Last week, we saw a good deal of healthy debate over the most recent language of the Digital Commodity Consumer Protection Act (DCCPA). The controversy centered around the implications of the bill’s applicability to both CeFi and DeFi.
In essence, the bill seeks to regulate for CeFi and DeFi “digital commodity” spot markets and creates a uniform regulatory framework to do so. Unfortunately, the “principles” of that regulatory framework as defined in the bill are designed for centralized financial intermediaries and are unworkable.
For example, the bill’s definition of a “trading facility” would capture DeFi protocols, requiring registration and compliance with requirements such as running a “central limit order book.” The bill’s definition of a “dealer” would capture individual participants in DeFi protocols, like liquidity providers, mandate their registration with the CFTC, and require them to, among other unworkable requirements, set up a Bank Secrecy Act program.
The DeFi community also debated whether centralized, for-profit front end operators should be required to register as a “broker” and whether they would be required to do so under the bill.
In the event that the language does cover front-end operators, which it does, critics pointed out that front-end operators would not be able to meet practically any of the standards laid out in the core principles of the draft. More fundamentally, critics argued that applying those principles to front-end operators wouldn’t be logical (as they don’t present the same risks as traditional brokers) and would eliminate the permissionless of the primary means through which people access protocols.
What does this mean?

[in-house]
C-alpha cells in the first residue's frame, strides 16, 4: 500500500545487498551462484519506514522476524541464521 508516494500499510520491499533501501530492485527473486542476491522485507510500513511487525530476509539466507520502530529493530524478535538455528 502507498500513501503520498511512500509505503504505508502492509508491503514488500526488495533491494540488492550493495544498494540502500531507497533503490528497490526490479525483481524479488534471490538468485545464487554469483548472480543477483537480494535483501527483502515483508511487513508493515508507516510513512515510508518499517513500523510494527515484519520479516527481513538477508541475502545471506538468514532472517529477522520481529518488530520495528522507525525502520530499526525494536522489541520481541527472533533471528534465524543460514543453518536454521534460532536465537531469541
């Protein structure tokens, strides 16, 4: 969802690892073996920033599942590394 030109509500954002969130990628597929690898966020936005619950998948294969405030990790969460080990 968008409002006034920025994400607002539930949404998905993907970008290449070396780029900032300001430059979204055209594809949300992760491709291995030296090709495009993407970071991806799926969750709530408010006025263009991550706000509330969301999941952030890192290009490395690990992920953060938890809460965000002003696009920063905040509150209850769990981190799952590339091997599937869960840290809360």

The DCCPA should exclusively focus on CeFi, and we’re making the case. The bill is unquestionably designed to regulate centralized intermediaries in the cryptocurrency sector—businesses that provide services in ways that are substantially similar to traditional financial intermediaries that governments have decades of experience regulating. DeFi protocols function in a fundamentally different way and therefore present fundamentally different opportunities and risks to consumers.
Not only does it not make sense to attempt to regulate them in the same way, but also it’s inappropriate to legislate on DeFi at all before studying DeFi’s functionalities, opportunities, and risks. Congress has held zero hearings on DeFi; the Federal government and regulatory agencies have completed zero studies on DeFi. The European Union agrees and is taking several years to study these issues before legislating.
In addition, the bill would do much to accomplish the drafters’ primary objectives without including anything on DeFi. Consumer activity in CeFi dwarfs consumer activity in DeFi. According to Dune, 5-ish million ethereum wallets have interacted with DeFi protocols to date (meaning far less than 5 million people have used DeFi protocols given many people use multiple wallets), while, for example, Coinbase alone has 100 million customers. Congress can accomplish 95%+ of its consumer objectives while avoiding the downside risk of undermining DeFi development and use in the United States.
Haun Ventures’ Petition for DAO Rulemaking
On Monday, Haun Ventures petitioned the Commodity Futures Trading Commission (CFTC) to initiate a rulemaking process and work with the public to define DAO participants’ scope of liability and limit it to those who “actively engage in or facilitate illegal activity.”